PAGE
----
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Teapots IX Biennial – Main Galleries
Our Biennial Teapot Exhibition
January 11 @ 10:00 am – February 26 @ 5:00 pm
Click here to view all Teapots IX teapots with sizes and prices. If you are interested in purchasing a teapot, visit the gallery or contact the Front Desk at 410-578-1919,Tuesday-Saturday 10-5. Please note that some work may have been sold prior to your inquiry.
Teapots are evocative, they imply hearth and home, cozy days sipping hot elixirs poured from an elegant vessel. They are also a complex challenge for the artist, balancing form and function. Each element compliments the other like a symphony of shape, volume and ergonomics. Functional wares come alive through their use and aesthetic appreciation.
Baltimore Clayworks is proud to have the keen eye of Jen Allen as our juror selecting this exhibition’s offerings. She is a studio artist and ceramic educator, well-versed in the teapot’s history, making and use. Her family believes “tea tastes better when steeped in a ceramic vessel” and she loves the focus needed to make a utilitarian teapot. “The process of fashioning a teapot out of clay takes patience, perseverance and contemplation. As a juror, whether your teapot is utilitarian or sculptural, hand-pinched or 3D-printed, traditional or contemporary, I look for works that give me pause. I look for works that spark my curiosity; works I need to experience in person.”
Elka Adomowicz, Dyan Akkouche, Jen Allen, Kait Arndt, Osa Atoe,Posey Bacopoulos, Hayne Bayless, Anne Bowen, Samantha Breigel, Wes Brown, Timothy Carr, Horacio Casillas, Cynthia Deitch, Beverly Fetterman, Heidi Frank, Yoshi Fujii, Lisa Guiliani, Eunkyung Han, Jason Hess, Steve Hilton, Mike Jabbur, Catherine Joanny, Shika Joshi Huey Hyuk Lee, Anne Maraviglia, Taylor Mezo, Michael Poness, Constance Rankin, David Smith, Amy Song, T.R. Steiner, Mike Tavares. Leathia West, Jean Wrathal.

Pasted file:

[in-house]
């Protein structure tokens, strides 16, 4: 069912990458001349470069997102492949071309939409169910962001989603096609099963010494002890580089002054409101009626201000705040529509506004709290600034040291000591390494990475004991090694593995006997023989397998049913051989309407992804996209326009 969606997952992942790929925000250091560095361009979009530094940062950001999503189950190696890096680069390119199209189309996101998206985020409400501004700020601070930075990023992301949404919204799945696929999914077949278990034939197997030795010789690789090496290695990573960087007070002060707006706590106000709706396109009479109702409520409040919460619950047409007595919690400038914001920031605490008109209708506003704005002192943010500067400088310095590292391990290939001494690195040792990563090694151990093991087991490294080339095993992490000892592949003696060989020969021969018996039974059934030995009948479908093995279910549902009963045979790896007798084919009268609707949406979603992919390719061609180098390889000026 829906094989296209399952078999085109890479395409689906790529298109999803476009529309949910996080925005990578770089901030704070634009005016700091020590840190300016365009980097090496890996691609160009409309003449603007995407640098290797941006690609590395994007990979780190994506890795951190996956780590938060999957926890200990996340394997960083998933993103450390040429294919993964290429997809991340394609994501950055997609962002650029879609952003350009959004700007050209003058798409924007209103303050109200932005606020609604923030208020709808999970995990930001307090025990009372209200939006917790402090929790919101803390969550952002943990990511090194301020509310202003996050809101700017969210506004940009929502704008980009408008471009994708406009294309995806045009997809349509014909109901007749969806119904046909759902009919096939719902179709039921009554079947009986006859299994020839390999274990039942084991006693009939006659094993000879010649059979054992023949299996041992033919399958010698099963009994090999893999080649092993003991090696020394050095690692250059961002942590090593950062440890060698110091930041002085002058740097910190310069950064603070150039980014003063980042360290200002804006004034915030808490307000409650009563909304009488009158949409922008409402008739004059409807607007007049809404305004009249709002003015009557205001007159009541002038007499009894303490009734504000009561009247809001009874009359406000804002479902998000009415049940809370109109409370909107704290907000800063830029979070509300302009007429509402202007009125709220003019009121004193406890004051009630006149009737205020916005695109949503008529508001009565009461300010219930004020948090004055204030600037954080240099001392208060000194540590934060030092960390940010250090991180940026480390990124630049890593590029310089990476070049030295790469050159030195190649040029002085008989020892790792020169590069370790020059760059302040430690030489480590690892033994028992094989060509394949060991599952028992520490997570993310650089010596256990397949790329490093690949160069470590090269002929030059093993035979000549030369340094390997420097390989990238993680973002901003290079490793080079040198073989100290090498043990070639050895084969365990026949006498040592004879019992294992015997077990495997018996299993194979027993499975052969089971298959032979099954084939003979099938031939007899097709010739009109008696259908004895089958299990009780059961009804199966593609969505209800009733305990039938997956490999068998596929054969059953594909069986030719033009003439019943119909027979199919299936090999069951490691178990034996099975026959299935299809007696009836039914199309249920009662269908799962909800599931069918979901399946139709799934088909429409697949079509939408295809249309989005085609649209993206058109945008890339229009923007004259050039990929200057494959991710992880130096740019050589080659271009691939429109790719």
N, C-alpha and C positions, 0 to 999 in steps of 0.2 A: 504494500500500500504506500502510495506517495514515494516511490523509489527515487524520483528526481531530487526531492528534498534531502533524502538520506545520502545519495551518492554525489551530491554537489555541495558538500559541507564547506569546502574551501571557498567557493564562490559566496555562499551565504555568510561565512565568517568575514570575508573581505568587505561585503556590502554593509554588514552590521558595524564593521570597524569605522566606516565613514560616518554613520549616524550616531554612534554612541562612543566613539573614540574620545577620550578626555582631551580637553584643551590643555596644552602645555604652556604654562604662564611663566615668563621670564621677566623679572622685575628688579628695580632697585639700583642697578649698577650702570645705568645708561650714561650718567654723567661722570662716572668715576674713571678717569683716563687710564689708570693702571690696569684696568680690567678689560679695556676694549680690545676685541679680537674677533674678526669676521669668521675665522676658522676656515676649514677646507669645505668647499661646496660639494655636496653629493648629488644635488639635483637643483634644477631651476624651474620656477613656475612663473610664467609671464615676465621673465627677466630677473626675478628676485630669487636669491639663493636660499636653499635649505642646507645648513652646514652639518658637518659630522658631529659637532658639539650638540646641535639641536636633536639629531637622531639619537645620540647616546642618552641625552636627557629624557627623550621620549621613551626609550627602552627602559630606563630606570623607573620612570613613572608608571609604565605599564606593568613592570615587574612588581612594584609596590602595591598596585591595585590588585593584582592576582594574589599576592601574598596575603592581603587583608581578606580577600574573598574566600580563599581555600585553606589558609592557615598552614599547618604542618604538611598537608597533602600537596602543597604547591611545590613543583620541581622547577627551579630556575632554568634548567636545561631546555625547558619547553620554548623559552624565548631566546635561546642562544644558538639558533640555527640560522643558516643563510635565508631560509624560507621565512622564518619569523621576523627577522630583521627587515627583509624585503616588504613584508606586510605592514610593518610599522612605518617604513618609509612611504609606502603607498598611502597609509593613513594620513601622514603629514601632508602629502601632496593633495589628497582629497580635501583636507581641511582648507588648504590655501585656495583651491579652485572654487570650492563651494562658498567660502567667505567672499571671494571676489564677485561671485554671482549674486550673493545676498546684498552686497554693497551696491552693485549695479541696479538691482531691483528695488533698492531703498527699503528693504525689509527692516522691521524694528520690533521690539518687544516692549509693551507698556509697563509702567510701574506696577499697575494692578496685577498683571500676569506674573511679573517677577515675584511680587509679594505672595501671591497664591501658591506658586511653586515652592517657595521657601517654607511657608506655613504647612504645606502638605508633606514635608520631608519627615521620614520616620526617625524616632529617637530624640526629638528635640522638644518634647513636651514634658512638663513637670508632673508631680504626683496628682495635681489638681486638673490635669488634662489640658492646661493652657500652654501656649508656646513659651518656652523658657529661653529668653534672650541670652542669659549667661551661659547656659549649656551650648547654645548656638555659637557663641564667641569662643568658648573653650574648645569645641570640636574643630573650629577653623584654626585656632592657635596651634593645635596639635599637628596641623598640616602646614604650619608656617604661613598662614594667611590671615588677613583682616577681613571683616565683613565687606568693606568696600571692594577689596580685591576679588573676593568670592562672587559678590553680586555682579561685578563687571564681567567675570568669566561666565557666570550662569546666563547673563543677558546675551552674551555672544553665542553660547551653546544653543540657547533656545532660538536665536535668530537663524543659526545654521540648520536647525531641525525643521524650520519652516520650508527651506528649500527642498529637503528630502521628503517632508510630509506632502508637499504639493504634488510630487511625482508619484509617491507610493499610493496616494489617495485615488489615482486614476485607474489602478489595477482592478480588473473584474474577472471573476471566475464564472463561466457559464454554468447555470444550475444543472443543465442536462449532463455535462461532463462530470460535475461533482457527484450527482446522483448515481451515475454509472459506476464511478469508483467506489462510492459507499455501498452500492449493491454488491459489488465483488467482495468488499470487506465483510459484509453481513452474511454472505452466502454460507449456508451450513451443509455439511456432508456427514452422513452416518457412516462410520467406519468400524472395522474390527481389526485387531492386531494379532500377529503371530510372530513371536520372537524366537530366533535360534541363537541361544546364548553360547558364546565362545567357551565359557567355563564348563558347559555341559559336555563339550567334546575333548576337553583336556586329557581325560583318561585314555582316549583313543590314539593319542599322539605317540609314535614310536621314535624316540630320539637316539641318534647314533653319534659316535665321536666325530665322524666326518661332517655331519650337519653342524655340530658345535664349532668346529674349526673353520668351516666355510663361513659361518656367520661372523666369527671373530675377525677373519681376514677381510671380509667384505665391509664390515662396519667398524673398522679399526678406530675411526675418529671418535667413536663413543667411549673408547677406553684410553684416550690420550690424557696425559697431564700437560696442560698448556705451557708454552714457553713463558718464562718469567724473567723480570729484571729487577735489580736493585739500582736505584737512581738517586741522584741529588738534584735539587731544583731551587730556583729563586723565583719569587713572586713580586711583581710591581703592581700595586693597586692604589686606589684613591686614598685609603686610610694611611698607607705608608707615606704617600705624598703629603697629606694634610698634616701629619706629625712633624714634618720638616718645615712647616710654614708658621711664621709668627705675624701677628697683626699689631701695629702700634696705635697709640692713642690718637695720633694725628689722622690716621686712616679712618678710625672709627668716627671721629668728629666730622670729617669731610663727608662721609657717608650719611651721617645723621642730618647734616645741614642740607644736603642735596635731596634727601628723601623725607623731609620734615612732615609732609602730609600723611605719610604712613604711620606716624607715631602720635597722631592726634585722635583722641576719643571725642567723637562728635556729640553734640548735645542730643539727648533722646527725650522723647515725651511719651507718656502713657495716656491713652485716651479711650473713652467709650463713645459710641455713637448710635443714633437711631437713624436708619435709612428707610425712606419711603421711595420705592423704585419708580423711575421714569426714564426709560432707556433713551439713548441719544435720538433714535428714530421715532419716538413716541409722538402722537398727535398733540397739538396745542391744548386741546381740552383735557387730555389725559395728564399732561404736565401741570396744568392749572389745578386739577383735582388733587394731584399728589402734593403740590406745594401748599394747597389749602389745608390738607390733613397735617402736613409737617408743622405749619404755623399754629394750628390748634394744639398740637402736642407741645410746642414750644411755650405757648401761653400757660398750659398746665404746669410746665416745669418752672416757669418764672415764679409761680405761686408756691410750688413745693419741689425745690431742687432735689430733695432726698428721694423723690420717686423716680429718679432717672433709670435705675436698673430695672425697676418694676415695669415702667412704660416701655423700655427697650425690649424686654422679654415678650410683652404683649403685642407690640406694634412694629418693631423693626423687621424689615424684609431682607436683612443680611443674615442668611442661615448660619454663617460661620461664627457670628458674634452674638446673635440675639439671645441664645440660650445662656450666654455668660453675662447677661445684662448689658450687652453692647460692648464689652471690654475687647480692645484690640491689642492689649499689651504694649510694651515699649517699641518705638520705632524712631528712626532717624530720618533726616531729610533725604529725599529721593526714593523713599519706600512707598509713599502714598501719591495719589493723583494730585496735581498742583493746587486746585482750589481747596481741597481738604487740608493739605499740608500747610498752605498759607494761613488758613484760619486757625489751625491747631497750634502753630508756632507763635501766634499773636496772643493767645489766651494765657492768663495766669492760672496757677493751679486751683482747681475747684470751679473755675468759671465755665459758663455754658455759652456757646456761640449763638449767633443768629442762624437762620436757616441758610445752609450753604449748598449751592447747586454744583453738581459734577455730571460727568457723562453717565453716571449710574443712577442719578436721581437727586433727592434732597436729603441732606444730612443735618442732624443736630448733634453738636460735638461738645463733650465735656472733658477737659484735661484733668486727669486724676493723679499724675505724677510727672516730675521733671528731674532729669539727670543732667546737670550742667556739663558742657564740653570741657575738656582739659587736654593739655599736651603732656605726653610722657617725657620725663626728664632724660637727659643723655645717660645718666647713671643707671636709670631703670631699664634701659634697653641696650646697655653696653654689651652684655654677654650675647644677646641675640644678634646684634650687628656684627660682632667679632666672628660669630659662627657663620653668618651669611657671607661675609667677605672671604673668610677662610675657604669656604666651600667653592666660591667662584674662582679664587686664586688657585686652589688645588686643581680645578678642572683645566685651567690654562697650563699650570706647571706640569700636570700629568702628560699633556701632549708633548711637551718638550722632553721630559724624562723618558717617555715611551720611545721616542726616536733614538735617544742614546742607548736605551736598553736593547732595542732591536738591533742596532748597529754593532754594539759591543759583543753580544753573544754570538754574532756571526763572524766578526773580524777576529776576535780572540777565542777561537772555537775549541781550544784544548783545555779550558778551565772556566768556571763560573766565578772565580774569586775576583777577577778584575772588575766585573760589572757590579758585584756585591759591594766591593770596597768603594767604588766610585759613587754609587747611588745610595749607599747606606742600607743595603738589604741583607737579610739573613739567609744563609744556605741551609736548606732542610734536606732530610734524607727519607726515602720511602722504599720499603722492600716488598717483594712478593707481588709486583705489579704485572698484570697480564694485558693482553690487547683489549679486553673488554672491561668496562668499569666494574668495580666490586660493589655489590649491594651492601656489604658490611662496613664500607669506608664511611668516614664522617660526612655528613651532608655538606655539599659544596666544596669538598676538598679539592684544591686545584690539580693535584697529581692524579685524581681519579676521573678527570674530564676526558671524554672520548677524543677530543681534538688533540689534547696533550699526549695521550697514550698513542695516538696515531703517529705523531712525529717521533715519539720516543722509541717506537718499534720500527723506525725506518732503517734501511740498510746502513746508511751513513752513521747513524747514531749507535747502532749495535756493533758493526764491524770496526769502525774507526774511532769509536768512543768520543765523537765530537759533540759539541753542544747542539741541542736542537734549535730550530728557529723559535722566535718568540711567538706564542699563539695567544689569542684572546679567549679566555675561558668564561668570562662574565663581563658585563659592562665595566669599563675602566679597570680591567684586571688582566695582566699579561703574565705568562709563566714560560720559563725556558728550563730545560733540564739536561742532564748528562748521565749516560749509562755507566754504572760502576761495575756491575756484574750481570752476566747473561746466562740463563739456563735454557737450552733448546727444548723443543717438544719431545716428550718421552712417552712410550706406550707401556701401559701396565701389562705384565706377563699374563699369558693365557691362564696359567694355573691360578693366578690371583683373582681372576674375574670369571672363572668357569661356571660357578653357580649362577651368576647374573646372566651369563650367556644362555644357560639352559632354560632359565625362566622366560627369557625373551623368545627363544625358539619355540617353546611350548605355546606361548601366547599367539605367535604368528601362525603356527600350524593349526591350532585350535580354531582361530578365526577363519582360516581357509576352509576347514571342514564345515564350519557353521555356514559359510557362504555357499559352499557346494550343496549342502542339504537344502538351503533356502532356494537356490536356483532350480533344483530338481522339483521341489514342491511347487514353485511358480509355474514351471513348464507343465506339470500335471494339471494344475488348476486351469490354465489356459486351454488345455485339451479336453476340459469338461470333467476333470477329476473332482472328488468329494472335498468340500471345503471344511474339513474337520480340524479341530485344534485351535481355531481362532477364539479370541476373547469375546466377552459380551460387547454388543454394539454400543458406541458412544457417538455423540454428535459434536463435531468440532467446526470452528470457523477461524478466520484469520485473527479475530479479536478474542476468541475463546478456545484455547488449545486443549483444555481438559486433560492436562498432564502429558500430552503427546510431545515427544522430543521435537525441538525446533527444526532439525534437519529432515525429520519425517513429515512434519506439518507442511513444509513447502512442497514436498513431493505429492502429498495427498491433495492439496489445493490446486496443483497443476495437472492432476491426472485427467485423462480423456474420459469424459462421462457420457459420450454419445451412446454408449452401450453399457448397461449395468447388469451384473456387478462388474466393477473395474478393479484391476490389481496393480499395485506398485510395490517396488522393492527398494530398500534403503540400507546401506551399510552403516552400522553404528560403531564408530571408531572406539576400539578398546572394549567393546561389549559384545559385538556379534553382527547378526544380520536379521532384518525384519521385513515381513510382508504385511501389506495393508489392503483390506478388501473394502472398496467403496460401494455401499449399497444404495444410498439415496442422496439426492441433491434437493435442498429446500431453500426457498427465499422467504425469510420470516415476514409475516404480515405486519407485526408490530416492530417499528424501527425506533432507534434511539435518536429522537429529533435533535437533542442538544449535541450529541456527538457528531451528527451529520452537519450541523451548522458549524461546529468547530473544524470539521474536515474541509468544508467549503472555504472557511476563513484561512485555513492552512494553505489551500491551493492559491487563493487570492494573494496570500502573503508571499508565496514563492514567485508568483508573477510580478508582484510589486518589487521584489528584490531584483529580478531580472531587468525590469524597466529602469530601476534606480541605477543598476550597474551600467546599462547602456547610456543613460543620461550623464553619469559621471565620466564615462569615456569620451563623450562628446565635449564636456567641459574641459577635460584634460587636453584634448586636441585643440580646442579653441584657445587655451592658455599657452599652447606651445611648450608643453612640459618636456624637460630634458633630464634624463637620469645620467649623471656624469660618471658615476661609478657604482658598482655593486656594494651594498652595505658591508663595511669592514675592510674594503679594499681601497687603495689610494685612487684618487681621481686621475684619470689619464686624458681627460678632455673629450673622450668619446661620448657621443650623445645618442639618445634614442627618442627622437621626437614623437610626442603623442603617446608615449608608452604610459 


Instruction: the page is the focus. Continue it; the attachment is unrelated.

“I am honored to be asked to jury Baltimore Clayworks Teapot exhibition! Tea is a daily part of my family life and we have a small collection of teapots that are used often. From English Breakfast tea in a brilliant, colorful Sarah Jaeger porcelain teapot to genmaicha in a contemplative, stony Fujimoto Hide’s Shigaraki teapot with a cane handle to Pu-erh in a polished, traditional Yixing teapot.
As a potter, it is my hope that my work will live long lives in other people’s homes and be used for what I, as the maker, intended. Only then can the pot that I have labored over truly be complete. I relish in the focus needed to make a utilitarian teapot. Aside from aesthetics and creativity, one must consider weight, volume, the angle and taper of the spout, the fit of the lid, the comfort/placement/type of the handle, the feel of the knob the size of the holes to strain/infuse the tea or space for a separate infuser, the smoothness of the foot. The process of fashioning a teapot out of clay takes patience, perseverance and contemplation.
As a teacher, I assign teapot projects due to the inherent complexity of the form. Teapots are composite pieces, consisting of disparate parts that must come together in harmony AND be able to function properly. I believe that no matter how long one has been making pots, the teapot continues to teach a potter a great deal about ergonomics, physics and engineering.
Jen Allen received a BFA (2002) from the University of Alaska, Anchorage, and a MFA (2006) from Indiana University, Bloomington. From 1998-2002, she worked as a production assistant to Kris Bliss at Bliss Pottery in Anchorage, AK. In March 2008, the National Council for the Education of Ceramic Arts (NCECA) recognized Jennifer as an “Emerging Artist.” Among other awards, she was the recipient of the 2006-2007 Taunt Fellowship at the Archie Bray Foundation in Helena, MT. In addition to keeping a home studio, Jennifer currently teaches ceramic classes at West Virginia University. She lives in Morgantown, WV with her husband Shoji Satake, their two kids, Annelise and Finn and their two dogs, Billie and Ella.